At the Waco, Texas law office of Cullar & McLeod, LLP, we are dedicated to preventing, stopping, and remedying the effects of illegal discrimination and harassment in the workplace throughout McLennan County and across Texas.
We also represent clients who have been unfairly taken advantage of in wage and overtime claims, or who have been wrongfully terminated.
Discrimination in the Workplace
Both state and federal laws protect an employee from unlawful discrimination on the basis of characteristics such as race, color, national origin, religion, sex (gender), age, disability, or genetic information. These protections extend to every phase of employment, from applications and hiring, to assignments and transfers, pay, demotions, and termination. Below are some of the major laws protecting employees from discrimination:
-Disability - The Americans with Disabilities Act of 1990 (ADA) prohibits employment discrimination against a qualified individual with a disability, defined as someone who can perform the essential functions of the job with or without reasonable accommodation. Also prohibited is discrimination against persons regarded as having a disability or with a record of a disability, even if they are not presently disabled.
-Race - Title VII of the Civil Rights Act of 1964 makes it illegal to discriminate against someone on the basis of race. Not only is disparate treatment of an employee based on race prohibited, but policies and practices which in effect have a disparate impact on people of different races may be unlawful as well. The law also prohibits retaliation against an employee for complaining about discrimination or filing a charge or discrimination lawsuit.
-Pregnancy - The Pregnancy Discrimination Act (PDA) makes it illegal to discriminate against a woman because of pregnancy, childbirth, or any related medical condition.
-Age - Workers 40 years of age or older are protected by the Age Discrimination in Employment Act (ADEA). Employers may not discriminate against older workers or enact policies which favor younger workers at the expense of those covered under the ADEA.
The law recognizes two forms of illegal harassment. Quid pro quo harassment exists when a superior seeks a romantic relationship with a subordinate and conditions favorable or unfavorable job treatment based on the employee's willingness to accept. Also, other unwelcome conduct of a sexual nature may become so severe and pervasive that it creates a hostile work environment for the employee. A hostile environment can be created by inappropriate touching, offensive comments, or sexually derogatory or demeaning written or graphic materials in the workplace. Hostile environment sexual harassment can be male-female, or female-male, or even same-sex harassment. A hostile work environment can also occur based on other factors than sex, such as race or religion.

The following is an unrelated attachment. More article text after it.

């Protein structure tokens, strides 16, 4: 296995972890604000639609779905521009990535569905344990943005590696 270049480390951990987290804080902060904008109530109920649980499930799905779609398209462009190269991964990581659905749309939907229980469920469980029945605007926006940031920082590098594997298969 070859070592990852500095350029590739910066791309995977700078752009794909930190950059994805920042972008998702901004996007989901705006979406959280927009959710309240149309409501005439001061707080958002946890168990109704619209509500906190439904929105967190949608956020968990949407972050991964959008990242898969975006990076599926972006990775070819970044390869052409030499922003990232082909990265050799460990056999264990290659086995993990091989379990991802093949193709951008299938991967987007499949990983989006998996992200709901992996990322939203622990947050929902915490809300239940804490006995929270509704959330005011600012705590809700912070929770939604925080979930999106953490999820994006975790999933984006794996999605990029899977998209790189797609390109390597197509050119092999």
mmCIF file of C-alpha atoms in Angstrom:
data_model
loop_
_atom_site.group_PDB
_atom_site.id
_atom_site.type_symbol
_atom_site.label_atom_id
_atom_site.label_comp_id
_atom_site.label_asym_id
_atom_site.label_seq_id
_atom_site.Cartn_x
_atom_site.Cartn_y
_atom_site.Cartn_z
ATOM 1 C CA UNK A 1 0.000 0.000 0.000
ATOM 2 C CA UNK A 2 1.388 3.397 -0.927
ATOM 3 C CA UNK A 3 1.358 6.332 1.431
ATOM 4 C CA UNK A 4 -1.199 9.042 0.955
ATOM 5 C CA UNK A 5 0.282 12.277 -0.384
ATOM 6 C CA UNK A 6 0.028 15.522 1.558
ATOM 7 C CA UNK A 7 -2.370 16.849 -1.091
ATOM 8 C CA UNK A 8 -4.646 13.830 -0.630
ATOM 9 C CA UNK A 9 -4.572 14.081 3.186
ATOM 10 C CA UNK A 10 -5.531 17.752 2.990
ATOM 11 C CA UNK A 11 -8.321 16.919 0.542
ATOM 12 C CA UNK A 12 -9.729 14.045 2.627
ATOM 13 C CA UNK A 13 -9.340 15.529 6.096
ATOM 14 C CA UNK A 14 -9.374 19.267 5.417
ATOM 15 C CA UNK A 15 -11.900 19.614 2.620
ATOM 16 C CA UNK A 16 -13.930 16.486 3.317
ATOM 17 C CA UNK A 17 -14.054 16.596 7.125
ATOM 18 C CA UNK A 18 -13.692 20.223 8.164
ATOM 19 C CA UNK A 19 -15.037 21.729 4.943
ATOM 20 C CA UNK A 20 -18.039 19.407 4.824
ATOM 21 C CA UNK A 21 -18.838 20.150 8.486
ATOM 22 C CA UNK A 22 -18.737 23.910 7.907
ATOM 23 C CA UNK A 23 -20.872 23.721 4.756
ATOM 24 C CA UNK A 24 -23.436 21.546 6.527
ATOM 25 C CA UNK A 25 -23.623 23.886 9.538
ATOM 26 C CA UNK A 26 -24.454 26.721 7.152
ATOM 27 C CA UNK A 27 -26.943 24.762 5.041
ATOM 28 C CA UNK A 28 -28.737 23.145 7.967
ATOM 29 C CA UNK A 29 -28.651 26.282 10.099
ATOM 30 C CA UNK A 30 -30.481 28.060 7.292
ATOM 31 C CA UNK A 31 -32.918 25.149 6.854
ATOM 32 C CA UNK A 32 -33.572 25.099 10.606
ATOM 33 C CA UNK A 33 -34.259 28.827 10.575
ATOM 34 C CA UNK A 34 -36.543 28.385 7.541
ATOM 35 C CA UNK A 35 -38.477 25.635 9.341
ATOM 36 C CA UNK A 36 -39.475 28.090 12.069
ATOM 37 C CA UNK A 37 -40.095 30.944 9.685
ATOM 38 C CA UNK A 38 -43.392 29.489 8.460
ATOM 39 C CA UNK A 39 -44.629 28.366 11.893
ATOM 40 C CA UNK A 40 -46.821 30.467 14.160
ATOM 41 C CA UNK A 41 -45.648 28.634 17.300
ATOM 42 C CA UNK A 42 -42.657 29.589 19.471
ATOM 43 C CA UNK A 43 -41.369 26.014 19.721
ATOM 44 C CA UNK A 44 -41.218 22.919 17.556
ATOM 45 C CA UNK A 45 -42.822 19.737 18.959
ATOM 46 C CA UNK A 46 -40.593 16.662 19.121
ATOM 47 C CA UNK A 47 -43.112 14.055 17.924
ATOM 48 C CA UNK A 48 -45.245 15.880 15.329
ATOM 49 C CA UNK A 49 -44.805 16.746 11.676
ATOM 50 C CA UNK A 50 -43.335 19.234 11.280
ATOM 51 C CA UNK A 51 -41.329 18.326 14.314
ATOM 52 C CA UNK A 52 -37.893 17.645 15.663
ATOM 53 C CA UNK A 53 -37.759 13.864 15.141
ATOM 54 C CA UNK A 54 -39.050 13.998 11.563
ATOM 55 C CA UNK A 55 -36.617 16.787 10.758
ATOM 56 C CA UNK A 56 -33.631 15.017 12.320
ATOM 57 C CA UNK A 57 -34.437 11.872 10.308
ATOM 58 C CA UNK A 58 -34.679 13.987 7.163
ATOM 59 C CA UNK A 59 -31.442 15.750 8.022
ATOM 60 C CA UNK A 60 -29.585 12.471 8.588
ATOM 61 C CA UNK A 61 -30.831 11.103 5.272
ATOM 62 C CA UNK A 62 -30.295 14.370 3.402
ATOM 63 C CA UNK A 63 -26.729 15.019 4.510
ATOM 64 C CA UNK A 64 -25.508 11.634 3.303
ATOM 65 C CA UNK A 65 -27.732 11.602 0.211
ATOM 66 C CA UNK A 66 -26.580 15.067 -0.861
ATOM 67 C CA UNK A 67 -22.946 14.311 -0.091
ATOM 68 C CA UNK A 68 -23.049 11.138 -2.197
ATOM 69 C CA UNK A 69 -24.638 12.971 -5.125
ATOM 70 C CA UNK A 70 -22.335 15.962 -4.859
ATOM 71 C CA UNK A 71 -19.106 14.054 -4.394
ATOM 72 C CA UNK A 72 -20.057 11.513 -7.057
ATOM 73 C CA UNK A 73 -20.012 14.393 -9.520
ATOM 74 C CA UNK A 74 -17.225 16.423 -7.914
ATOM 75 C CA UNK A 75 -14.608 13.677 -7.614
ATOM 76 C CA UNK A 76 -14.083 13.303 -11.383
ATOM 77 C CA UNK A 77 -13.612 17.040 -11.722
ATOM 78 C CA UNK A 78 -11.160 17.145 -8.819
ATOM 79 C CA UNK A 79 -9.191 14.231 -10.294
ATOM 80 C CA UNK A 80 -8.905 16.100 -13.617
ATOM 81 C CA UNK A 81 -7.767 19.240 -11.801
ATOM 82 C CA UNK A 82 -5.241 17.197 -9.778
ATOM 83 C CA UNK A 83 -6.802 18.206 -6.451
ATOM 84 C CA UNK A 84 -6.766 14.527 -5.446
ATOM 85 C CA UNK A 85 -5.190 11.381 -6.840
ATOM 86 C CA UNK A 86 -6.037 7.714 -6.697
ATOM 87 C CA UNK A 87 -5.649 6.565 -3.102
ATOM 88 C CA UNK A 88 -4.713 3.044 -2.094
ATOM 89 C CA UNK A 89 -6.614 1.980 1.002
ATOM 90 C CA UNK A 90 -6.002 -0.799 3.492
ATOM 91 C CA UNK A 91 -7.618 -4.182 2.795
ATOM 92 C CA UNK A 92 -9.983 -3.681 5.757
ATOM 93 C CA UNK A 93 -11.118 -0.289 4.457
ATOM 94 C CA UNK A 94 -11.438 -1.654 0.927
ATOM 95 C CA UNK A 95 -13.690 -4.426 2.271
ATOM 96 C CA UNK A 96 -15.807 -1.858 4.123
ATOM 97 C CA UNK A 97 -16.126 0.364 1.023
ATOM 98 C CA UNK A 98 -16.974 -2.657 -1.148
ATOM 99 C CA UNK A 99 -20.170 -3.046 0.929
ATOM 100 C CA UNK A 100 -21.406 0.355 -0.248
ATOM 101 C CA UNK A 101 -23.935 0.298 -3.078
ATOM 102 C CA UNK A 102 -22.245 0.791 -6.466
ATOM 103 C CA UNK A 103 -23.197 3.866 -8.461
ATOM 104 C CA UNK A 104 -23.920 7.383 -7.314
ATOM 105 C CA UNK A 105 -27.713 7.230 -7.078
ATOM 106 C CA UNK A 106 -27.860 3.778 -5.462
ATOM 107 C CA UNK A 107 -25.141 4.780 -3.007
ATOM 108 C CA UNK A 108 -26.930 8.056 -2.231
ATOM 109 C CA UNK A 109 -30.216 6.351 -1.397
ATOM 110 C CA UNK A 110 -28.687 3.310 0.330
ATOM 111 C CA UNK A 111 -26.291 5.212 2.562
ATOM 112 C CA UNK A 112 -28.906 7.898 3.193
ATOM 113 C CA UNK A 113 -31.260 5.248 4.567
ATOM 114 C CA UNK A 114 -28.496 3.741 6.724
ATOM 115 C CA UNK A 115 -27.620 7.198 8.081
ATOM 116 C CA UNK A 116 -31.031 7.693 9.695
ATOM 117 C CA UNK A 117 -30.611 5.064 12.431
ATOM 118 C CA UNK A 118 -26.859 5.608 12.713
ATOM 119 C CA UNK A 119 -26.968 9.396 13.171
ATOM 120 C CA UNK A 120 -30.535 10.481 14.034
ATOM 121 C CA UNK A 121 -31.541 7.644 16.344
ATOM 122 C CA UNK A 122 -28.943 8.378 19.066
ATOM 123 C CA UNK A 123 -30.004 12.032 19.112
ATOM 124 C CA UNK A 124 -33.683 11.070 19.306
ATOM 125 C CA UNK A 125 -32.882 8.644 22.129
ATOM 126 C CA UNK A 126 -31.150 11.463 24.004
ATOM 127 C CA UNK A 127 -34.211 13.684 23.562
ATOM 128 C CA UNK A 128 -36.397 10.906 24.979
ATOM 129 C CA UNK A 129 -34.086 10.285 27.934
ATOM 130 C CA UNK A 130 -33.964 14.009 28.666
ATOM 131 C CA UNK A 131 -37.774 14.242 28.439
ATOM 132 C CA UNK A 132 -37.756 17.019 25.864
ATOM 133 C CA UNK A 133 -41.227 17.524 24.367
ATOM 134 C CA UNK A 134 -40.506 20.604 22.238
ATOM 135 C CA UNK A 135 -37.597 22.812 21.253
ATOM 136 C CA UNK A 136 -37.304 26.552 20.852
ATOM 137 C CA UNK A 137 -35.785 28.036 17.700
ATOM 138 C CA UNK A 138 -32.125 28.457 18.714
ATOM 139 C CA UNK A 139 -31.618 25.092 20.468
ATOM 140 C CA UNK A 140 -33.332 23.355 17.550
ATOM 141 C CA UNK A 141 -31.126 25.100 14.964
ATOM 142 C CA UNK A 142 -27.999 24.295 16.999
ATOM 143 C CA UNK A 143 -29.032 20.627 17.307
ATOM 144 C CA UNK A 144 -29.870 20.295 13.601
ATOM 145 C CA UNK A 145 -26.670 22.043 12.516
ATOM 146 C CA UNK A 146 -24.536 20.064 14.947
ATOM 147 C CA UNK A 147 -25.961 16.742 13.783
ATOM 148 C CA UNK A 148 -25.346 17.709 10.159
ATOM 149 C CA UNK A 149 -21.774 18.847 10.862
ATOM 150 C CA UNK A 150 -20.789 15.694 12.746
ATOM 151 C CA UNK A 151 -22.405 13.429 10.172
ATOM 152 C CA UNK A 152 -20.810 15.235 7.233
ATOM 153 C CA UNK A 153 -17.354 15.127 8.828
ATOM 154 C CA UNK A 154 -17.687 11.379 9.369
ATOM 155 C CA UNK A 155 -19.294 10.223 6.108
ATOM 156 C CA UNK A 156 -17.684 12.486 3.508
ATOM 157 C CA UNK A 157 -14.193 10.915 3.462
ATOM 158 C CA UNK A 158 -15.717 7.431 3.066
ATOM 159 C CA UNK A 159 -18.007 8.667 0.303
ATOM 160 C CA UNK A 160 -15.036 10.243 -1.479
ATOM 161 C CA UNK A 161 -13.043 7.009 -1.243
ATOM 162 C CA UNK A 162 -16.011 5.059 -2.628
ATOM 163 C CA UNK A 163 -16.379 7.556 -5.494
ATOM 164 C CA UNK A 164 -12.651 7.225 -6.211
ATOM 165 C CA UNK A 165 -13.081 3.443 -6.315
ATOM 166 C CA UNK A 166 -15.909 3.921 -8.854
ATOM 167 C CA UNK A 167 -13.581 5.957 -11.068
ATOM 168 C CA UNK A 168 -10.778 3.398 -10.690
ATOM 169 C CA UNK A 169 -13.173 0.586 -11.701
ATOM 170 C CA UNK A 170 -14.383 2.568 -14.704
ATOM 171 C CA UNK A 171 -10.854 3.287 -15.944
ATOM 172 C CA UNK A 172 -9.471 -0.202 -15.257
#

A wrongful discharge can be based on any of the actions described above, such as discrimination or sexual harassment. In addition, an employee may be wrongfully terminated in a retaliatory discharge for exercising protected rights, such as reporting illegal activity or safety violations (whistleblowing), missing work for jury duty, engaging in protected concerted activity with a labor union, or filing a claim for workers' compensation or other disability benefits.
The attorneys at Cullar & McLeod, LLP represent employees, including corporate managers, who may be considering blowing the whistle on their company's potentially illegal or fraudulent activities, or who may be involved in an internal investigation after blowing the whistle on an employer. The laws protecting whistleblowers are complex and varied; however, our experienced attorneys can help potential whistleblowers understand what protections are offered and under what circumstances.
Wage and Overtime Claims
The Fair Labor Standards Act requires that all non-exempt employees who work more than 40 hours in the workweek be paid at least one and one-half times their regular rate of pay for the overtime hours worked. Employers sometimes attempt to evade overtime laws by calling certain workers "independent contractors" as opposed to employees. The choice of terminology, however, is irrelevant - an "independent contractor" is actually an employee and may be entitled to overtime if one or more of the following factors are present:
-The degree of control exercised by the employer over the worker, including the worker's hours, place and manner of work
-The worker's opportunity for profit and loss and the worker's investment into the business
-The worker's investment into tools and materials
-The degree of specialized skill and independent initiative required to perform the work
-The duration of the working relationship
-The extent to which the work is an integral part of the employer's business.